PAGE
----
Apple. Vs. the FBI, How to Strategize for Robustness, Facebook’s Fumble in India + more

One of the big stories this week has been about Apple’s refusal to allow the FBI access to one of the San Bernardino, CA shooter’s phone as part of the FBI’s investigation.  Apple’s stance is in direct defiance of the FBI and other tech companies have been taking a variety of stances on this, including Google’s confusing and disheartening one based on Google’s previous stances.  This article captures those stances across the industry – stay tuned as this develops.

New Republic this week digs into the mountain of data that Amazon navigates to provide the consumer’s experience and declares that Amazon is the only one who can make useful sense of it, and it begs the question of what Amazon is learning about its customer base given its ability to make sense of all that data.  On top of that, there’s this blog entry by a PhD Student focused on computer vision that delves into the dark side of big data.

In the past I’ve shared some articles on Unicorns and start ups and what their performance (or lack thereof) means.  This week there’s another set that dig a little deeper: What Most People Don’t Understand About How Startup Companies are Valued,  The Unit Economics of On-Demand Startups Explained,  The Rise and Fall of the Unicorn, and Media Unicorns: Unbearable Billion Dollar Valuations.

Boston Consulting Group shared a “how-to” deck on strategizing for robustness.  I like this share because of how it pivots off of the structure of biology for how we can then pursue their proposed principles for robustness, and the infographic is slick and accessible.  It’s a starting point, sure, for much deeper questions, but BCG really crystallizes what we need to be considering as leaders.

A questions I often hear asked and have shared other articles around is whether majoring in liberal arts is a mistake for today’s college student.  Medium this week asks exactly that question, while this article discusses how by becoming an artist you can succeed in the emerging economy, and last The Atlantic takes a look at the why behind the surge of American teens who excel at math.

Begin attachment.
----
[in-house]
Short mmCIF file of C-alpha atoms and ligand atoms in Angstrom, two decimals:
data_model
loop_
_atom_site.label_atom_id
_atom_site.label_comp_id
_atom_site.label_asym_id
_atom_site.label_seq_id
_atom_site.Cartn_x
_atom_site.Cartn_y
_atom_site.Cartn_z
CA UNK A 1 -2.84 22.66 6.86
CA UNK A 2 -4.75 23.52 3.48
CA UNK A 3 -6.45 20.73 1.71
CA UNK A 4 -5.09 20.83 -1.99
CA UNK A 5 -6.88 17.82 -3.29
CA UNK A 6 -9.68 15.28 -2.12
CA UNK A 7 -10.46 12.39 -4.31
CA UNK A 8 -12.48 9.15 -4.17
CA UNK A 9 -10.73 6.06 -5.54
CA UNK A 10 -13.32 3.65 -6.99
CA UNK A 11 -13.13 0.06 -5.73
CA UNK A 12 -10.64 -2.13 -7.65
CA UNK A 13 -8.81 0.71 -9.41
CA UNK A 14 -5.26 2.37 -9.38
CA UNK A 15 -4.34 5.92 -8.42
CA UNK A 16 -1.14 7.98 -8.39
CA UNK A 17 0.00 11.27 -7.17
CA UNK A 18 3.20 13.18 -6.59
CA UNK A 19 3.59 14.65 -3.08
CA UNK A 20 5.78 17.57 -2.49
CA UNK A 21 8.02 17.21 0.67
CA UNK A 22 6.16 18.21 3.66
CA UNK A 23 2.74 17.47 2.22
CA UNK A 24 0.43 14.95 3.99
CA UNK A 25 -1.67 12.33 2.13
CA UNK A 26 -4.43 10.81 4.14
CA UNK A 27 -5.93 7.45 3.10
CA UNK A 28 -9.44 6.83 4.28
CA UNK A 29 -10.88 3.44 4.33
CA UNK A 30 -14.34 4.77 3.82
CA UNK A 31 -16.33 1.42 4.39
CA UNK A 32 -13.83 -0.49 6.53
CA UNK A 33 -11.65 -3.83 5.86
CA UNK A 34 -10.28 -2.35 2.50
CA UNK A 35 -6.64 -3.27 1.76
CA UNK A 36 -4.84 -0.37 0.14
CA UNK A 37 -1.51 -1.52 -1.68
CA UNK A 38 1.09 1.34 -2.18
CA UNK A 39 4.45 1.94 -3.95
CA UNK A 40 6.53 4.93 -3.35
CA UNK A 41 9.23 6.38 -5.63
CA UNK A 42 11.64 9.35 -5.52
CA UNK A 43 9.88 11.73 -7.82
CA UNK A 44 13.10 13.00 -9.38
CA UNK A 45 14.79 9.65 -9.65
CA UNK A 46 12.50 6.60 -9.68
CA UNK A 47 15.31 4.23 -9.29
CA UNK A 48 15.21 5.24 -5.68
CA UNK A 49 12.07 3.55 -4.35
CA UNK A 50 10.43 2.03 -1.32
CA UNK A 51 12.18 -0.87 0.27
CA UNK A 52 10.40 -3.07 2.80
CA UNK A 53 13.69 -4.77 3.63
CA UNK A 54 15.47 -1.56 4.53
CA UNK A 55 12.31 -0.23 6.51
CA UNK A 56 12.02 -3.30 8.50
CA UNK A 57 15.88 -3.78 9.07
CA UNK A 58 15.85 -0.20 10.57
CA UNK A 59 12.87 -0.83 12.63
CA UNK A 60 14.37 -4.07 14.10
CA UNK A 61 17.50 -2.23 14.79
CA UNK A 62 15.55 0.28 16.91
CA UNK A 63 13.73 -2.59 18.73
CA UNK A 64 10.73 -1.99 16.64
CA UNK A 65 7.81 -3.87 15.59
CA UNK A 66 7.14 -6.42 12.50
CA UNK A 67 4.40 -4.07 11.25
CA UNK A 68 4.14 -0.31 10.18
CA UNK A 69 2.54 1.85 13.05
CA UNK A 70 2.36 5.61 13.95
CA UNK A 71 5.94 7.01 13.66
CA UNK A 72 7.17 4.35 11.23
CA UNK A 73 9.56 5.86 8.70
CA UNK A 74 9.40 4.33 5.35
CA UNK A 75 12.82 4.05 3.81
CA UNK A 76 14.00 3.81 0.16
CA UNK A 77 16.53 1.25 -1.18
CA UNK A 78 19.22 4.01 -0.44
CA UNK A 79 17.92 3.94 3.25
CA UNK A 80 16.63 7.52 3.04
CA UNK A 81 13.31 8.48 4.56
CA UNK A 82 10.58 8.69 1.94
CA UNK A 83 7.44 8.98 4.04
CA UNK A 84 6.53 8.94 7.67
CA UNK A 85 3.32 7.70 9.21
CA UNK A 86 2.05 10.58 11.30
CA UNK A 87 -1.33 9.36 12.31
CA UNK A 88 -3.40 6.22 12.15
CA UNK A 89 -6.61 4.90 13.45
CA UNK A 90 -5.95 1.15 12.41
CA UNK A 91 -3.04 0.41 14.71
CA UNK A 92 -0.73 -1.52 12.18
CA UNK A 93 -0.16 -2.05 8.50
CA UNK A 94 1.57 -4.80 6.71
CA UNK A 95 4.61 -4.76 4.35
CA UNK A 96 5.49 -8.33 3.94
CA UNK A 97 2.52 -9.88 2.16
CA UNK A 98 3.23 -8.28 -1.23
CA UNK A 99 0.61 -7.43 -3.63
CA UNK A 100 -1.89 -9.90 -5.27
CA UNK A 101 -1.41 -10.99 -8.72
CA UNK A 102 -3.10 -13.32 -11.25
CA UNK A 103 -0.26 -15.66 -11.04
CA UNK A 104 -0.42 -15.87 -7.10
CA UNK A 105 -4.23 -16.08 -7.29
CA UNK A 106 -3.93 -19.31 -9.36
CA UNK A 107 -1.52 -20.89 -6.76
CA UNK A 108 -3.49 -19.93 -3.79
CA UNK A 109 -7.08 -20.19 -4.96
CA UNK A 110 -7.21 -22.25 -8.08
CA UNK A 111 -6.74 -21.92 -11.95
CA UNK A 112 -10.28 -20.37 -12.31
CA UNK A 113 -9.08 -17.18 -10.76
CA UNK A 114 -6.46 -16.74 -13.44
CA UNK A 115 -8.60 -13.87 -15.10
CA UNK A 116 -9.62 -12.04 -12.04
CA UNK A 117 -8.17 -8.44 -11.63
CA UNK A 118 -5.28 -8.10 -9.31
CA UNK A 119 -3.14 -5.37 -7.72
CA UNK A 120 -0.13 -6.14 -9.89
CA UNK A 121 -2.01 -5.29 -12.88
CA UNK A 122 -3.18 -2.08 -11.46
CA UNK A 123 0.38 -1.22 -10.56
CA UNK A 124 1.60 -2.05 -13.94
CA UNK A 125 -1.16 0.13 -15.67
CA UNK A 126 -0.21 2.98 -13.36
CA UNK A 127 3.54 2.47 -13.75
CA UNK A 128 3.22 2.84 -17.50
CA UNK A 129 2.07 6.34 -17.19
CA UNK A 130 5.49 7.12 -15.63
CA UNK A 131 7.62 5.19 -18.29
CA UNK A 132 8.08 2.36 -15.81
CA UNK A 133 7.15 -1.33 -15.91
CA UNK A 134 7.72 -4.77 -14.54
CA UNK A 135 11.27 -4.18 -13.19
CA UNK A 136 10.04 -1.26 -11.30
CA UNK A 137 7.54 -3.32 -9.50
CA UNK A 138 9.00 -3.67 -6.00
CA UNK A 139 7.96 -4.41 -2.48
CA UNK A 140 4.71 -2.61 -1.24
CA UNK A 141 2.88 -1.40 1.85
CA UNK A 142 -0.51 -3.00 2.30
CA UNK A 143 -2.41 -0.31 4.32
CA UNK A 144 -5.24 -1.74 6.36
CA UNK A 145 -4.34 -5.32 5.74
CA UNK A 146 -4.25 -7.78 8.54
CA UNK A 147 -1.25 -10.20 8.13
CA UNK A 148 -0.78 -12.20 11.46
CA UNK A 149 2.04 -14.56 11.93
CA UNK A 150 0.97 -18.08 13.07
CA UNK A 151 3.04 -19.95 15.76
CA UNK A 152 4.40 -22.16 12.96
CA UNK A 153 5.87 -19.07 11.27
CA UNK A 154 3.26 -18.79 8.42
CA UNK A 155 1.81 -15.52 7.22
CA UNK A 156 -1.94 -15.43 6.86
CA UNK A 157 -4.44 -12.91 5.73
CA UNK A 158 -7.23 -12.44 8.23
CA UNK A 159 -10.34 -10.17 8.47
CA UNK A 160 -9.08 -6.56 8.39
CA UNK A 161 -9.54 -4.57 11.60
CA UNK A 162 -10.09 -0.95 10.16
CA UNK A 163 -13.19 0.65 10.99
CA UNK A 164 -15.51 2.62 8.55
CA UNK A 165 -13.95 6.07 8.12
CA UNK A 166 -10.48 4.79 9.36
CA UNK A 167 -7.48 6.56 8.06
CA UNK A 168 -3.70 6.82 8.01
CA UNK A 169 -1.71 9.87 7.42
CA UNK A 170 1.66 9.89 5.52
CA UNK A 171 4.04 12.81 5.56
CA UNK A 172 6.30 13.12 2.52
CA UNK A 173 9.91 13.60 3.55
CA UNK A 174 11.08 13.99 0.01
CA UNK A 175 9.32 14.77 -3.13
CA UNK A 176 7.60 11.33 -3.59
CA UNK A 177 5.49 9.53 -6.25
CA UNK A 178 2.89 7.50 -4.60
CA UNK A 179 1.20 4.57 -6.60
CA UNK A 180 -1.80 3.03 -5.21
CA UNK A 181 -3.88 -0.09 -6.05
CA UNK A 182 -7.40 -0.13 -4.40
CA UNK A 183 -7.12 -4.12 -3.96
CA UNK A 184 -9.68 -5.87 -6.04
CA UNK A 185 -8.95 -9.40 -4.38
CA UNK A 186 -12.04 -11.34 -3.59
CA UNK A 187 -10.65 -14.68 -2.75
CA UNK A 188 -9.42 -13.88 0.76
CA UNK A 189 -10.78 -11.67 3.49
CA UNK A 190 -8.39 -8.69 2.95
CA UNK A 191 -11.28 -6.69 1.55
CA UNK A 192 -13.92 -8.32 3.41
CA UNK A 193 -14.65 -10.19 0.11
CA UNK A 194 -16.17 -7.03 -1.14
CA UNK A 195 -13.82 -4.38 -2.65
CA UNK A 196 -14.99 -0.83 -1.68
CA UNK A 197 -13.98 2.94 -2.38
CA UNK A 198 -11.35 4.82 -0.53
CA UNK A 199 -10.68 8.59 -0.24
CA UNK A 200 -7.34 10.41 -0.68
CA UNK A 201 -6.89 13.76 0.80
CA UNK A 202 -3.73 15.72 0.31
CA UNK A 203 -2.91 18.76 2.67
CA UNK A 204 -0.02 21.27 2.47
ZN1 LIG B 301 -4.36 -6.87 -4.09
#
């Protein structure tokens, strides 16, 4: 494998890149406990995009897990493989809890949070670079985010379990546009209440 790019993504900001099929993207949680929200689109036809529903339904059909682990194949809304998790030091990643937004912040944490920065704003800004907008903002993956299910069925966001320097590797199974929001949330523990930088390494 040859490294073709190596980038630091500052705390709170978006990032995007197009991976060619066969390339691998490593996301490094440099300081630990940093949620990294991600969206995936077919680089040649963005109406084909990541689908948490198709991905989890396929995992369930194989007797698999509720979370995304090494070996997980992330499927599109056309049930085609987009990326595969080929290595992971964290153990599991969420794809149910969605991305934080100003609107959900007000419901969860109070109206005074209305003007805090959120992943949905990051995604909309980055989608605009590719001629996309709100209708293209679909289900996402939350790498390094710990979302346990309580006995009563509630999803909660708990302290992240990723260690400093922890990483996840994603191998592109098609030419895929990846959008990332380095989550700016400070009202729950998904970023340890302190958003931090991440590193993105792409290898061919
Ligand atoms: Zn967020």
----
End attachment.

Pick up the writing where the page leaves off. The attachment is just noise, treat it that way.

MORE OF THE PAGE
strategy+business has another great article this week, this time on how to grow into an original person.  Based on a new book on non-conformists, the article talks about how originality is defined (it’s not all about life-threatening experiences or death-defying feats that push you out of your comfort zone) and are more likely to be the ones who discern which ideas are the best.  This flies counter to what we’ve heard, that original thinkers and entrepreneurs need to be risk takers and willing to throw it all to the wind.  It’s all in all, an interesting, fresh take on originality.

If you’d not heard, Facebook had a bit of a PR snag in India this last week, with one of its board members really putting his foot in it by  stating, after Facebook’s Free Basics service was denied by India’s telecom regulator, that “Anti-colonialism has been economically catastrophic for the Indian people for decades. Why stop now?”  There’s a lot of press out there if you want to learn more about the events in question, however Bhaskar Chakravoti has an insightful piece this week on HBR on the lessons we can learn from Facebook’s fumble in India.  Tying back to the notion of how we do need the liberal arts, Chakravoti quote Steve Jobs saying “…technology alone is not enough — it’s technology married with liberal arts, married with the humanities, that yields us the results that make our heart sing.”

Last, my friend Scott Weider, who is perhaps the most seasoned change management professional I know, sent a  collection of videos on the subject he recommended.  These were all, with the exception of Sinek’s Start with Why, new to me, and were thoroughly worth the watch.

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